Archive for July, 2010
Guy Kawasaki, the legendary Silicon Valley venture capitalist and co-founder of AllTop.com, recently wrote, “As a follow-up to the beating heart, researchers at the University of Minnesota have used a similar technique to create breathing lungs in the lab. Lead researcher Angela Panoskaltsis-Mortari, associate professor of pediatrics and pulmonary medicine, believes the ‘possibilities are endless’ for using the approach to increase the number of lungs needed for transplant into people with lung cancer and irreversible lung diseases.”
Now, when I see things of this sort or watch these “Lungs” function, the first thing that comes to my head along with the word “awesome” are the words of Tehillim 104:24: “Mah Rabu Masecha Hashem!” I also recall the famous story involving Rabbi Samson Raphael Hirsch zt”l (for more on his real name see here) and how Rav Hirsch towards the end of his life, made it a point to visit the beautiful French Alps. When asked why he had done so, Rav Hirsch reportedly responded, “after 120 years, when I appear before the Creator of the World and He asks, ‘Samson have you seen the magnificent French Alps?’ I want to be able to answer in the affirmative!” This also goes in line with the words of Rabbi Yitzchak Menachem Mendel Danziger, who in his sefer, Yismach Yisrael (Chanukah #2) relays to us that the Almighty is so gracious that he designed the world in such a matter that from the dust of the Earth or other aspects of nature, we can acquire high levels of Yiras Shomayim and fulfill the words of Mishlie 22:4!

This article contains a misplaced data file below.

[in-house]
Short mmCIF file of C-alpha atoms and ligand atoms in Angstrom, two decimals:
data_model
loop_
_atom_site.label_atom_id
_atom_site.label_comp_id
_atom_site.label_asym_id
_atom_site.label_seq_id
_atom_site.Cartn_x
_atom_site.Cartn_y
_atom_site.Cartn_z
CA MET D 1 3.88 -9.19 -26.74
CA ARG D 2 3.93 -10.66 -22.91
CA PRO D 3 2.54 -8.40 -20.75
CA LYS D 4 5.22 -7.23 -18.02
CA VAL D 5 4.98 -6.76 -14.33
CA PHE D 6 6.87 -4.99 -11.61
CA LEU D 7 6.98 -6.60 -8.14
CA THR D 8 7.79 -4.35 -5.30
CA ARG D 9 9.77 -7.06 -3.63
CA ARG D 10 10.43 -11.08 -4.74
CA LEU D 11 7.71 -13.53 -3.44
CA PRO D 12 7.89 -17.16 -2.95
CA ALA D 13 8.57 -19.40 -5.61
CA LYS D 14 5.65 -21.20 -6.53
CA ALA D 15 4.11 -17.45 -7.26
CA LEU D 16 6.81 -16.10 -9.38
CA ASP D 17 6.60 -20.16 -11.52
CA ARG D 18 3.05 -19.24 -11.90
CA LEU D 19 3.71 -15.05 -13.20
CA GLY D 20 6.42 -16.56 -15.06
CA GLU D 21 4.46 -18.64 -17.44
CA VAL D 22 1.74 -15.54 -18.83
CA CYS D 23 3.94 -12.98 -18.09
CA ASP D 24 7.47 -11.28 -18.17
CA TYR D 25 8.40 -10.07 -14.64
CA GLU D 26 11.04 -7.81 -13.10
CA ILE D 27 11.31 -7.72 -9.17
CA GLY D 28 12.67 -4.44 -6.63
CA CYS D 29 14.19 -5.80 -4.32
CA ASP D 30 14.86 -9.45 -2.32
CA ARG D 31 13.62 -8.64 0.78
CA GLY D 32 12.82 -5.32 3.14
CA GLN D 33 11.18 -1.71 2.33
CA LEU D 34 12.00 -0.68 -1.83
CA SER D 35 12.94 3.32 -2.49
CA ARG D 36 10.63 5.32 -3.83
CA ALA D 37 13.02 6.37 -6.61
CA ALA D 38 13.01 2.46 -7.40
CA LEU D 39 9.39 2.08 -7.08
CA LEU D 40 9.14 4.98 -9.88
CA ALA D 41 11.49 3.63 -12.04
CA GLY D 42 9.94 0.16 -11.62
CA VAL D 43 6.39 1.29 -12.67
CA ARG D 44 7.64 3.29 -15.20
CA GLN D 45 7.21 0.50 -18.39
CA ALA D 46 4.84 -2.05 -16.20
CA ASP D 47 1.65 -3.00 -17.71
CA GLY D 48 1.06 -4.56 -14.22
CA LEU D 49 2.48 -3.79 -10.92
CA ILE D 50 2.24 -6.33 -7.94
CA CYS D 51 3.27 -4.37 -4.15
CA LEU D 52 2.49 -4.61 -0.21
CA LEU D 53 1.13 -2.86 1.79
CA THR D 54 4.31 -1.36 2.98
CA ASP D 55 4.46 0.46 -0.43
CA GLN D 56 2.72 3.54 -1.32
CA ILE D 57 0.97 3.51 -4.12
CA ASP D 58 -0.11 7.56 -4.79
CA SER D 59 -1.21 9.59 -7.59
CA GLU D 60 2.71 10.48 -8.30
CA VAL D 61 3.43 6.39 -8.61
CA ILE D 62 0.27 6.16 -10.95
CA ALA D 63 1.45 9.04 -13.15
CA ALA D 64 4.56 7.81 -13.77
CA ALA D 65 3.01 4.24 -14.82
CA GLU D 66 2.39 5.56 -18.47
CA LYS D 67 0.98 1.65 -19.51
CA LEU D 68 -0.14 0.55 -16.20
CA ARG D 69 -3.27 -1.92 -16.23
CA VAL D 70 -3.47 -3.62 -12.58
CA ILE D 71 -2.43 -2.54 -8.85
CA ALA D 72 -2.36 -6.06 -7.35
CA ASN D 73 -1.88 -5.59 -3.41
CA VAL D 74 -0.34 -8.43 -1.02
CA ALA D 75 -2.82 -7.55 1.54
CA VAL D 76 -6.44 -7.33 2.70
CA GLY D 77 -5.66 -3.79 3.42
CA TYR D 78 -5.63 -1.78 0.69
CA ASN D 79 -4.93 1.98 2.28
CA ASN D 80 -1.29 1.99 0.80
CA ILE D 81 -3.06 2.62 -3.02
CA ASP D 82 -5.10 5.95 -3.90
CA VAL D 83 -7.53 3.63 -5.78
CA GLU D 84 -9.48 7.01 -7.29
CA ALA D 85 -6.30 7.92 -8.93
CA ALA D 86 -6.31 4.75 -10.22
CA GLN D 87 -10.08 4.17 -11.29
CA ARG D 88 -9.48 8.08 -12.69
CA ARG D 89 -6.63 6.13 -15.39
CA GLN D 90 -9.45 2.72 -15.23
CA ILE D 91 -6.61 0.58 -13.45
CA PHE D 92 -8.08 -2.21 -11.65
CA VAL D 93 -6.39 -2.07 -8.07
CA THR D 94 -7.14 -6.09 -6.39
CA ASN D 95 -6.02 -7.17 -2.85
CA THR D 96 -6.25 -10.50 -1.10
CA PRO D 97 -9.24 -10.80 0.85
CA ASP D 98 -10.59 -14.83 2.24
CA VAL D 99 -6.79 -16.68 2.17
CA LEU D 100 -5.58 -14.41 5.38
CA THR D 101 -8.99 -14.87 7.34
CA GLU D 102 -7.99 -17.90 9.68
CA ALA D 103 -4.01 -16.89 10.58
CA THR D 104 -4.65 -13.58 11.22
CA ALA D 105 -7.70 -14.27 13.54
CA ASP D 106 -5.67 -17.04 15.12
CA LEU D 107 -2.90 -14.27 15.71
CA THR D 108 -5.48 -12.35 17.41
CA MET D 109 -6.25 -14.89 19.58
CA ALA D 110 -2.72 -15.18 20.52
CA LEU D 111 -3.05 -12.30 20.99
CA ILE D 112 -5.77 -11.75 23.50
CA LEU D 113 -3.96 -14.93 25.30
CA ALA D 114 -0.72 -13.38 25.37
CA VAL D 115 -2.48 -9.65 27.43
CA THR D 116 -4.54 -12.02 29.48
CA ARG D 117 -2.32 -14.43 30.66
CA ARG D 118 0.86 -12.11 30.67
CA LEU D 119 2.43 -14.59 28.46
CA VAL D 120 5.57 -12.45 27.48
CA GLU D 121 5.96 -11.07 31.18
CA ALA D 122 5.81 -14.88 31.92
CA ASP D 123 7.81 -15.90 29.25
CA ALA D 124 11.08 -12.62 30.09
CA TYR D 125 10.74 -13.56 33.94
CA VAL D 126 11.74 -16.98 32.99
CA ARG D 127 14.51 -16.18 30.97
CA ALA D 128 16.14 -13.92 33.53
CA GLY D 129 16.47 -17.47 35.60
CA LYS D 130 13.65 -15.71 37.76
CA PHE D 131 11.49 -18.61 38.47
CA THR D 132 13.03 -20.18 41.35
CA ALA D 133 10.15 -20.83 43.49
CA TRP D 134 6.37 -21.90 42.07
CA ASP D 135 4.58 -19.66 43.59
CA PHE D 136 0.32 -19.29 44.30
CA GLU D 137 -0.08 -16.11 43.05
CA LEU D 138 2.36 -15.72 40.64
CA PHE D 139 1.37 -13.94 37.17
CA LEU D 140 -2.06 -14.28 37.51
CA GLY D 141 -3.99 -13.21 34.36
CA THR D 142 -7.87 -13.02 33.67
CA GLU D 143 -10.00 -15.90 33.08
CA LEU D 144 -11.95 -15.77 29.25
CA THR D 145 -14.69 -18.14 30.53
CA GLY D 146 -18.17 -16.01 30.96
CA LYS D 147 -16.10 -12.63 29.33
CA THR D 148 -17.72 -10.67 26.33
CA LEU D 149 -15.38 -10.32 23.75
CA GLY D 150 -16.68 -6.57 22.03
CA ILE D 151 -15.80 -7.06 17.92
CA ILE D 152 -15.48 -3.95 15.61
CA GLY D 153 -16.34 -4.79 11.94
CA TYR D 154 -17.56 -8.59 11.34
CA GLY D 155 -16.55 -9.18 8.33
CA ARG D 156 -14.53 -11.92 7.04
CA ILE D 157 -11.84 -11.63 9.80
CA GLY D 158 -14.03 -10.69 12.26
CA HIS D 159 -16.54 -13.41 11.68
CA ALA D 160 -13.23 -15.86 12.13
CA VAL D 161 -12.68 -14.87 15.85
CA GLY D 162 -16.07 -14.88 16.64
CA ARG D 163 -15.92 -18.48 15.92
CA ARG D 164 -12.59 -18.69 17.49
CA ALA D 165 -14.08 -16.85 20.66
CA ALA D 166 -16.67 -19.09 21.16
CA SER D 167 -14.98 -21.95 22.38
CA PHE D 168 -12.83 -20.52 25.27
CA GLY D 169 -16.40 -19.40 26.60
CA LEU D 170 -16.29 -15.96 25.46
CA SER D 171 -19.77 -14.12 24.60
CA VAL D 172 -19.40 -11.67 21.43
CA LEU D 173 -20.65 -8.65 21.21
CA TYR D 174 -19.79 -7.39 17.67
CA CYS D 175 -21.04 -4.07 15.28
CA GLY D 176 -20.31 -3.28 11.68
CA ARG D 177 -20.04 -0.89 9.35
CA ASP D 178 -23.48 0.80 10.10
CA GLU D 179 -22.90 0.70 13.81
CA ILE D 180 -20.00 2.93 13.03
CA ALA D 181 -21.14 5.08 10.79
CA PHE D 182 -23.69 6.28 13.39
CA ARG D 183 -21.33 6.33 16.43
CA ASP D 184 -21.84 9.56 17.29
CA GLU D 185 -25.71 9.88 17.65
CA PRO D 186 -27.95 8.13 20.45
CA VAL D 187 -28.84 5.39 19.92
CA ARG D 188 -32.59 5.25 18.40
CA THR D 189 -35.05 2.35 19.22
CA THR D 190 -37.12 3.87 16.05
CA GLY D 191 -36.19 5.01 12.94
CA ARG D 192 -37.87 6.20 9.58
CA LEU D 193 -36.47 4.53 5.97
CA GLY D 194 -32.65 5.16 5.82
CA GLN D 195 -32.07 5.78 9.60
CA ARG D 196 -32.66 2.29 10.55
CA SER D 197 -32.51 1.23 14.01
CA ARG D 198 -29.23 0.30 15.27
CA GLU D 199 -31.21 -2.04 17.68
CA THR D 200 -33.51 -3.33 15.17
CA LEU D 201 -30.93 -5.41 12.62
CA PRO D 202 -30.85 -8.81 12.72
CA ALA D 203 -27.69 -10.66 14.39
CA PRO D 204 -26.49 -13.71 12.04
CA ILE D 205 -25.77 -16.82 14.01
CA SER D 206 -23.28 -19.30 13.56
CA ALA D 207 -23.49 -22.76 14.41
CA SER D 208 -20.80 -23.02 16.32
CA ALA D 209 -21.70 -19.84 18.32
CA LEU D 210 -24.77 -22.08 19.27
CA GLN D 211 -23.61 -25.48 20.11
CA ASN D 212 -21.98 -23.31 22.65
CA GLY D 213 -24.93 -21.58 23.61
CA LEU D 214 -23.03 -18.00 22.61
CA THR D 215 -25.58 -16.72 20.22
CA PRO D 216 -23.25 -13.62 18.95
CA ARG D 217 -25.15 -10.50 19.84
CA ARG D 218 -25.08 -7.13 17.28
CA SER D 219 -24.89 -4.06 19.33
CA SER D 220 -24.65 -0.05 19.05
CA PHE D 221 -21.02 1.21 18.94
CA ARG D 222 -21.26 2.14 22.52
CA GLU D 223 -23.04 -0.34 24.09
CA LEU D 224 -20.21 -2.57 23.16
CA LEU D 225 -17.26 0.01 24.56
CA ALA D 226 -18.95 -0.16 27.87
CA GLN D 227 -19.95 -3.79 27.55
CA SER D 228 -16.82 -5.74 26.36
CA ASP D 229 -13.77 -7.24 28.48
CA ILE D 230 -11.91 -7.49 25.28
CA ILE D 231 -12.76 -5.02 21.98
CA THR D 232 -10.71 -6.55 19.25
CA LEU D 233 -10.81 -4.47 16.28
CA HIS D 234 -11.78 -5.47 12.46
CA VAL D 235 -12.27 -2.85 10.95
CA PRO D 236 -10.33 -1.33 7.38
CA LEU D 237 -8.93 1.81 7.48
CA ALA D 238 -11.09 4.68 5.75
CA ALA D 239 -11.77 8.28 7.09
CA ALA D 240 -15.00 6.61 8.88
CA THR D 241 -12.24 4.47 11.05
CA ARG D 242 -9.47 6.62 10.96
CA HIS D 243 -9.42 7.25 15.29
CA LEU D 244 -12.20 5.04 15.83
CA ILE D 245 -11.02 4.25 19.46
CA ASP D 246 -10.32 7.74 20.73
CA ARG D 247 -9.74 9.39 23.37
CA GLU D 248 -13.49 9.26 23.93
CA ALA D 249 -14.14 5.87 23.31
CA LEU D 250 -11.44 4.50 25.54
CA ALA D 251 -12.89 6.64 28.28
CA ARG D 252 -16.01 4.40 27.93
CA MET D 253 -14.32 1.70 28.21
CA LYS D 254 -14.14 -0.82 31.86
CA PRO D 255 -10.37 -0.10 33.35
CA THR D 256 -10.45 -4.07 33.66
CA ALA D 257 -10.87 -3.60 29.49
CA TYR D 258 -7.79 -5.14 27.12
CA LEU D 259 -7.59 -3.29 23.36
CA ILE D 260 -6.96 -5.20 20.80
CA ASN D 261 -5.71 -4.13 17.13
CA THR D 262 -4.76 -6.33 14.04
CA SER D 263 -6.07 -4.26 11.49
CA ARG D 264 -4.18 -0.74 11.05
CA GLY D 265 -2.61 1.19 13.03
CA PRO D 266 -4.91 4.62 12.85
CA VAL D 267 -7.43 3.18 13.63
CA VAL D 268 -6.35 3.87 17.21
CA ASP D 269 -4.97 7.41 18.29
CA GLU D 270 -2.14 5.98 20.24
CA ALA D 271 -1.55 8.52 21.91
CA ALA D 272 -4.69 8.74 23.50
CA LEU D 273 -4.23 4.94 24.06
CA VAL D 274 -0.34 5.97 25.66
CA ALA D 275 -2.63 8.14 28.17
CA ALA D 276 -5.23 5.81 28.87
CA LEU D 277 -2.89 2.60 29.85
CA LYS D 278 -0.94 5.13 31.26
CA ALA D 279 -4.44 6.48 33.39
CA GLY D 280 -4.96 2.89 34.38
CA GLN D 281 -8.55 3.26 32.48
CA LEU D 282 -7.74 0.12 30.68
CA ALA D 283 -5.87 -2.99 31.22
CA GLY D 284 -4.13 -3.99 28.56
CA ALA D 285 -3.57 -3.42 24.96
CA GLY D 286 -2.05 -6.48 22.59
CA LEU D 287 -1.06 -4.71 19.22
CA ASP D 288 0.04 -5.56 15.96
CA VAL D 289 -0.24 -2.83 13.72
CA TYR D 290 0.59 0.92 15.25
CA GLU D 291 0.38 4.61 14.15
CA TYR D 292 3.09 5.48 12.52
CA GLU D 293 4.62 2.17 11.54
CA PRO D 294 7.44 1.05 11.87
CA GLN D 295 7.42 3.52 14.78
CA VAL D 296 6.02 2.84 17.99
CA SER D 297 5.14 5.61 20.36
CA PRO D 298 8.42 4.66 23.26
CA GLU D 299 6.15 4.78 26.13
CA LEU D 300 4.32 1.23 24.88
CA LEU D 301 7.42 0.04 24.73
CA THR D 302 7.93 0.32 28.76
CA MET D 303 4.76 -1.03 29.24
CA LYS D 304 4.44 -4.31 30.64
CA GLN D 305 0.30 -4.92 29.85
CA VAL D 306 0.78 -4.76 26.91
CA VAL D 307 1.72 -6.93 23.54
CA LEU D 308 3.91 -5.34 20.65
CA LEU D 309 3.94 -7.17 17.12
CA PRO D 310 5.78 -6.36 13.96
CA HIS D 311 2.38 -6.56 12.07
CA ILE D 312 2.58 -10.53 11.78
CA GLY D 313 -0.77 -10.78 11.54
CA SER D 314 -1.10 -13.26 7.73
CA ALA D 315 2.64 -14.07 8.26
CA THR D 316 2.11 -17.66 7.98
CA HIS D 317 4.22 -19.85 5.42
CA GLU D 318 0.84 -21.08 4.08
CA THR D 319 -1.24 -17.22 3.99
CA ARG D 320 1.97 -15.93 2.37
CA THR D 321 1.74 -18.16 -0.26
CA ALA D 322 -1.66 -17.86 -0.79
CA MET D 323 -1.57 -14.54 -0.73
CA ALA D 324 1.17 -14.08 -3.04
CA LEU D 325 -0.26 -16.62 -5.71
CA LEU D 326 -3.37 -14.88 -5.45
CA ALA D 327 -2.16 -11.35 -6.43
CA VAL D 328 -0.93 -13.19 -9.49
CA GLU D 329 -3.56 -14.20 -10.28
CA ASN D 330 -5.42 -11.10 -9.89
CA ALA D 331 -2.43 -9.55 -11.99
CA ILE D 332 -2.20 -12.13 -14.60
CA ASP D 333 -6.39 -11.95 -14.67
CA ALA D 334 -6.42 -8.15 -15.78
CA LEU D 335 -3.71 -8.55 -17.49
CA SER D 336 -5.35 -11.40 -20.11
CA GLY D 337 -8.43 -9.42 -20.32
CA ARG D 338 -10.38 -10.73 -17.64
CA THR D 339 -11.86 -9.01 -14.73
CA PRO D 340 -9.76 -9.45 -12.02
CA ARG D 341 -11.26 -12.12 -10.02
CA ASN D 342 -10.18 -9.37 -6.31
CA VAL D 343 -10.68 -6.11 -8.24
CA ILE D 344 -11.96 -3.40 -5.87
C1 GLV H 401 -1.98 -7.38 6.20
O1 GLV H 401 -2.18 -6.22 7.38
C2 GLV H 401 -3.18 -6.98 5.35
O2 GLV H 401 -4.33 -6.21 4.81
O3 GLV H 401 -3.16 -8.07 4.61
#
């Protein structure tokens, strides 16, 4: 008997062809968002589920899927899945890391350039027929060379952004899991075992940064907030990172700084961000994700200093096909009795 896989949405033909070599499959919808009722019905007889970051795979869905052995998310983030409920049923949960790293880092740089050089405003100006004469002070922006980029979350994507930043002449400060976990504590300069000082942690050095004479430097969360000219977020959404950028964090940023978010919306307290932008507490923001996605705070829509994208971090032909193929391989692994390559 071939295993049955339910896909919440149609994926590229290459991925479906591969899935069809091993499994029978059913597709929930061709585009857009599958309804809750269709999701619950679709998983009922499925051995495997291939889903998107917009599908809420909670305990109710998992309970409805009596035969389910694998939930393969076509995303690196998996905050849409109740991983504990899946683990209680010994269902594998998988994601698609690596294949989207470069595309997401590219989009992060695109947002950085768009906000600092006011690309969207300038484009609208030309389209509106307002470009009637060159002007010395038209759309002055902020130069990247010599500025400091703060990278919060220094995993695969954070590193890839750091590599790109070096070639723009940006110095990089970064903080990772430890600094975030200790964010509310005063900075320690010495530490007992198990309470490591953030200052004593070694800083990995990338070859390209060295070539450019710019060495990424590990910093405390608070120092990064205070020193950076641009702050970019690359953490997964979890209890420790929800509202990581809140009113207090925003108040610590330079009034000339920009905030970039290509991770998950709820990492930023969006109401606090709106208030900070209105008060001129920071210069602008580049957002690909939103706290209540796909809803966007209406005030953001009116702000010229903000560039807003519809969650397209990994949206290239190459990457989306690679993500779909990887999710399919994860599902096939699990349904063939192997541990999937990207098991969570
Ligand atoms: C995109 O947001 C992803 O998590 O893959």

In light of the above, it is only fitting to share that Rav Hirsch did not translate the words, “Mah Rabu Masecha Hashem, Kulam Bechochma Asisa, Malah Ha’aretz Kinyanecha,” in its typical fashion of: How manifold are Your creations, Hashem, You’ve made them all with wisdom, the earth is filled with Your creations.
Instead, he places a comma between Haaretz and Kinyanecha and translate kinyanecha in the imperative. Hence, the verse of Tehillim will read:
How manifold are Your creations, Hashem, You’ve made them all with wisdom, the earth is filled with them, (you/man) acquire it! In other words, that one should increase his awe of Hashem and his appreciation for His world by taking the time to observe and appreciate nature and the way in which every detail is designed.
While I have never visited the Alps, nor do I know when I will have such a chance, I believe that we can still fulfill this insight of Rav Hirsch through viewing Video clips such as this one and appreciate the fact that we have breathing lungs created for us not for use strictly in the lab, but for life! Thank you Hashem!